Again, this perspective is controversial from the point of view of the ability of PPPs to actually contribute to narrow gender gaps and improve women´s lives. Most of existing evaluations of PPPs are restricted to the assessment of their efficiency and effectiveness in management, their capacity to transfer technology and knowledge, their contribution to social services delivery finance. However, the revised reports indicate that it is not possible to make conclusive statements about these potential effects. (Serafini, forthcoming). On the contrary, there is evidence of the negative effects of PPPs, especially in terms of the fiscal risks (overcharges and fiscal unsustainability) that should be taken into account when analyzing the net effects. There is an emblematic case that summarizes this reality, which is the one of a PPP on the health sector in Lesotho, implemented to design, build, and begin operating a hospital. Three years after the hospital opened (in 2011), governments’ expenses grew 64%, and the budget for this hospital represented half of the entire health sector public budget (Oxfam, 2014).

Finally, a third area of concern, related to the previous one, refers to the fact that corporations are in fact most responsible for the lack of fiscal space for national governments, and therefore for their inability to implement policies that would protect and promote women´s human rights. This is due to the persistent high levels of tax abuse by corporations. Taxation is the most sustainable and predictable source of financing for the provision of public goods and services, as well as a key tool for addressing economic inequality, including gender inequality. However, tax policy currently fails to generate enough revenue to fund government expenditures and to close the gaps in gender equality and women’s rights financing.

After decades of financial globalization and increasing corporate power there is little taxation of capital assets and tax incentives schemes are unbalanced. Governments give favourable tax treatment to multinational companies in many countries, as a way to capture foreign direct investment. The result is that considerable revenue is forgone. When a state does not mobilize sufficient resources and has budget shortfalls it can only provide insufficient and low quality services (i.e. education, health, sanitation, public transport, social infrastructure, care services), whereby gender inequalities are perpetuated or even exacerbated, which in turn prevent improvement of women´s lives and the narrowing of gender gaps. (Grondona et. al., 2016).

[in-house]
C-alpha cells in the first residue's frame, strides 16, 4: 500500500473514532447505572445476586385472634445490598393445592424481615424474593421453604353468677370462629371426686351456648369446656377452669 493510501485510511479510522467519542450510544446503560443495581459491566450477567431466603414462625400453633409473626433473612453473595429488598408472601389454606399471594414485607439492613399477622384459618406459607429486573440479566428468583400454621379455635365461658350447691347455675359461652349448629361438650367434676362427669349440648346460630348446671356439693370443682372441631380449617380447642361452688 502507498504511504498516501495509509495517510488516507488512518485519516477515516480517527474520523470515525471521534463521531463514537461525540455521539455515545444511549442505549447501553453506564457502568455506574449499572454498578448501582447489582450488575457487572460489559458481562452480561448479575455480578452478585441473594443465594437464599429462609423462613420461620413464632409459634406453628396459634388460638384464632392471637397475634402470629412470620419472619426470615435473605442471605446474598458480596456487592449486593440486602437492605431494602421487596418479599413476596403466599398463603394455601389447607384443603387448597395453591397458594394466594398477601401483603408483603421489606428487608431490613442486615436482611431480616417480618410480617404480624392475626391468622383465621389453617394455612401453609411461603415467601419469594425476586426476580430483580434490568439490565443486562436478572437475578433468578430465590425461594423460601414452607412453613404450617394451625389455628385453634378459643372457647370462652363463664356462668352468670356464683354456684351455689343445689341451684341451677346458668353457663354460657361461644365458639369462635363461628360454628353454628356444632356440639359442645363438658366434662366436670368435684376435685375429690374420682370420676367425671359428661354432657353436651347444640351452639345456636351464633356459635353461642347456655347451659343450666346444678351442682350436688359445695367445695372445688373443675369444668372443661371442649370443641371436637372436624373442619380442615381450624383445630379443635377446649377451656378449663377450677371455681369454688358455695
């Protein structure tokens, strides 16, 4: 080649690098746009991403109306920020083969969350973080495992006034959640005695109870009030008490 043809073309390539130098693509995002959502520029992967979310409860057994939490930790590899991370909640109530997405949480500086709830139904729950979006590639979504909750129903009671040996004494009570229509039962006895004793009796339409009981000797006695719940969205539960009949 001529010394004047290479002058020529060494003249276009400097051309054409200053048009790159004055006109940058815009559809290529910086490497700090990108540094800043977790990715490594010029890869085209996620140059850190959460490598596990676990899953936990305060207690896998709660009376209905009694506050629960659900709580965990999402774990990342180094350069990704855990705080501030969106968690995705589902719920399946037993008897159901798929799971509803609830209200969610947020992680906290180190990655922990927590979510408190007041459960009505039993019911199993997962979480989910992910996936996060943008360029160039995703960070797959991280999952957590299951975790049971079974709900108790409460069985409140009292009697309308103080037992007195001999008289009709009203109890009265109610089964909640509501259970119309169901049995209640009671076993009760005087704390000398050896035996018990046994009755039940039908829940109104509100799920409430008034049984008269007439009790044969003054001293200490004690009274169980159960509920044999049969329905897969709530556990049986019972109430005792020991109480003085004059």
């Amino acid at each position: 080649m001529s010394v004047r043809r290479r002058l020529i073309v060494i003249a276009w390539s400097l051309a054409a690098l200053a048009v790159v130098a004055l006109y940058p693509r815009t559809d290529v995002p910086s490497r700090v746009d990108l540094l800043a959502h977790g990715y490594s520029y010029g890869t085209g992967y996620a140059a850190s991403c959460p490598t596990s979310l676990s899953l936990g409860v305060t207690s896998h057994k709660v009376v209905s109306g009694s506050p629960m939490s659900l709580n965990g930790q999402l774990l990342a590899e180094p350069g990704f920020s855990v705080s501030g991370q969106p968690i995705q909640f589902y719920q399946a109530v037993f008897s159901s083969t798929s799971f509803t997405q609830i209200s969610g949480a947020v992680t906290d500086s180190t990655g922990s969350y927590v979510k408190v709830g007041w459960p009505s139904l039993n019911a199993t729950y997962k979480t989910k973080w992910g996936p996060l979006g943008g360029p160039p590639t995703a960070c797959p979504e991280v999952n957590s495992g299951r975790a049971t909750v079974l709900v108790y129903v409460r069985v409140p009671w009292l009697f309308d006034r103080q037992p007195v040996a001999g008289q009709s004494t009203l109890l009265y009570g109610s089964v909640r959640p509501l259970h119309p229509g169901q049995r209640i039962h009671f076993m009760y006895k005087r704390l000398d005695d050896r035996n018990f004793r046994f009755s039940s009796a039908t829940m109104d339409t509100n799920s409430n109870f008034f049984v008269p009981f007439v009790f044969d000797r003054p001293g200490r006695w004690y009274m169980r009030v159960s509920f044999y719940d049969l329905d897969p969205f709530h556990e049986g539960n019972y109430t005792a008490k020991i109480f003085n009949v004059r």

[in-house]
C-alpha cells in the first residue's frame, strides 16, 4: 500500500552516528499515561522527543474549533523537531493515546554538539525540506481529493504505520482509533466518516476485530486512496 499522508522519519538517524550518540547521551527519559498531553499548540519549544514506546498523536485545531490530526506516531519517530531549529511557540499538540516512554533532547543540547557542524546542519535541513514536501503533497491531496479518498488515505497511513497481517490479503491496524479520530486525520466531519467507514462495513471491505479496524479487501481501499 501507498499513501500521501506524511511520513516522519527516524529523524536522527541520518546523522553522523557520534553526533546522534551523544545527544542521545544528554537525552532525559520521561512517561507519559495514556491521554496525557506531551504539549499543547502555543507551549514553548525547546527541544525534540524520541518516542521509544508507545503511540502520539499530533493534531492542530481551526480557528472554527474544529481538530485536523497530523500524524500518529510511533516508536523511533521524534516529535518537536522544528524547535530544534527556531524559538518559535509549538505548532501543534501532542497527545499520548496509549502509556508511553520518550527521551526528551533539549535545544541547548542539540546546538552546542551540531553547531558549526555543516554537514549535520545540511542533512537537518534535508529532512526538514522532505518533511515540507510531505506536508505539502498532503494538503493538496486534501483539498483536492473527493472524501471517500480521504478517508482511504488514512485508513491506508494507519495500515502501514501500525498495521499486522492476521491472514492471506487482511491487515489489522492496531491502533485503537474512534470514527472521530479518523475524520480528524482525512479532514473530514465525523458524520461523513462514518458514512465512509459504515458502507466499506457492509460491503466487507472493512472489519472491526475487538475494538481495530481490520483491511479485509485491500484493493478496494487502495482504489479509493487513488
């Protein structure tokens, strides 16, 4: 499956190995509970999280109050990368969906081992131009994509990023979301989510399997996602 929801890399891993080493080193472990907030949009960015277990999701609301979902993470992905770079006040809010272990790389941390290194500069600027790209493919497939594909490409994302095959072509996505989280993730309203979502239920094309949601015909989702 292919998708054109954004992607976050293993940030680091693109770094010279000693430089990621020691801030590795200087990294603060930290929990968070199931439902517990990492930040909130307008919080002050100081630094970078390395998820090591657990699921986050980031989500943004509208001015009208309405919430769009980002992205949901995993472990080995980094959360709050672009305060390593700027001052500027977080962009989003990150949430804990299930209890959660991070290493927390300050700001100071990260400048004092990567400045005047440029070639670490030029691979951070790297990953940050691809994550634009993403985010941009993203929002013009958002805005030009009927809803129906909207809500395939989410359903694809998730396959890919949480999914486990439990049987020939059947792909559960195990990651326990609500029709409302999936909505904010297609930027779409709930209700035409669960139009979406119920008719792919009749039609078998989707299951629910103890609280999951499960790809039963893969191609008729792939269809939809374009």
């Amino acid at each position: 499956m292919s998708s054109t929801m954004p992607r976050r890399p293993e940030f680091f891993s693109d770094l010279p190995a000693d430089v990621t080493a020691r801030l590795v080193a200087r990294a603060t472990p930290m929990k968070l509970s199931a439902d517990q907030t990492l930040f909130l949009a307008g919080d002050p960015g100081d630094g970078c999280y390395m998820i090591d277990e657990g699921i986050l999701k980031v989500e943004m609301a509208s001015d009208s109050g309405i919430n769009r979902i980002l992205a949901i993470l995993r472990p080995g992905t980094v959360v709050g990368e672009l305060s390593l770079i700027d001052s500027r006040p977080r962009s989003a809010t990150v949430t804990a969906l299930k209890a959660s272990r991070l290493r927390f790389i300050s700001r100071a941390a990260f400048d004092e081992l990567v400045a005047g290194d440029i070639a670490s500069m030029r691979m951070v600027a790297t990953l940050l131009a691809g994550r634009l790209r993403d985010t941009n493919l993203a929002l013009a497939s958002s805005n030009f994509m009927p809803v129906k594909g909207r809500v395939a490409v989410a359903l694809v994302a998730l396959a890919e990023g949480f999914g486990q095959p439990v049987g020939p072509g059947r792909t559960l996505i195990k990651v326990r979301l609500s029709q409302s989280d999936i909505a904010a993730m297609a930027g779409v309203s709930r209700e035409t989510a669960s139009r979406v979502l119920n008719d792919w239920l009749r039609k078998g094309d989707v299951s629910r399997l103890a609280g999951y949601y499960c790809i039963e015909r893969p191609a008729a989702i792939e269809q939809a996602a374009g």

In brief, private sector is a controversial actor in the development agenda. While the role of private investment in promoting economic performance is undeniable, the lack of proper systems of monitoring corporate activities and ensuring their compliance with human rights standards allows for multiple abuses. The role that corporations have been playing on the financialized globalization suggest that they are most often part of the problem rather than part of the solution. What´s more, corporate capture of public institutions and even women´s organizations and agencies is also part of this picture.

Therefore, there is an urgent need to review the naive belief in the positive synergies between gender equality and economic growth, and rather think constructively on the way to build a governance that would make the private sector accountable for women´s human rights.

References

Calkin, S. (2015) “Feminism, Interrupted? Gender and Development in the Age of ‘Smart Economics.’” Progress in Development Studies 15(4), 295-307.

Grondona, V., N. Bidegain y C. Rodríguez Enríquez (2016) “Illicit Financial Flows Undermining Gender Justice”. Berlin: FES - DAWN. https://www.dawnnet.org/feminist-resources/sites/default/files/articles/161130_ipa_genderjustice.pdf

OXFAM (2014). A Dangerous Diversion. Will the IFC‘s flagship health PPP bankrupt Lesotho‘s Ministry of Health? Boston: Boston University - Lesotho Boston Health Alliance. https://www.oxfam.org/sites/www.oxfam.org/files/bn-dangerous-diversion-lesotho-health-ppp-070414-en.pdf

Adams, B. and J. Martens (2015) “Fit for whose purpose? Private funding and corporate influence in the United Nations”. New York: Global Policy Forum. https://sustainabledevelopment.un.org/content/documents/2101Fit_for_whose_purpose_online.pdf

Serafini, V. (forthcoming). “Justicia de Género y Financiamiento privado para el Desarrollo. Una mirada crítica a las Alianzas Público-Privadas”. DAWN.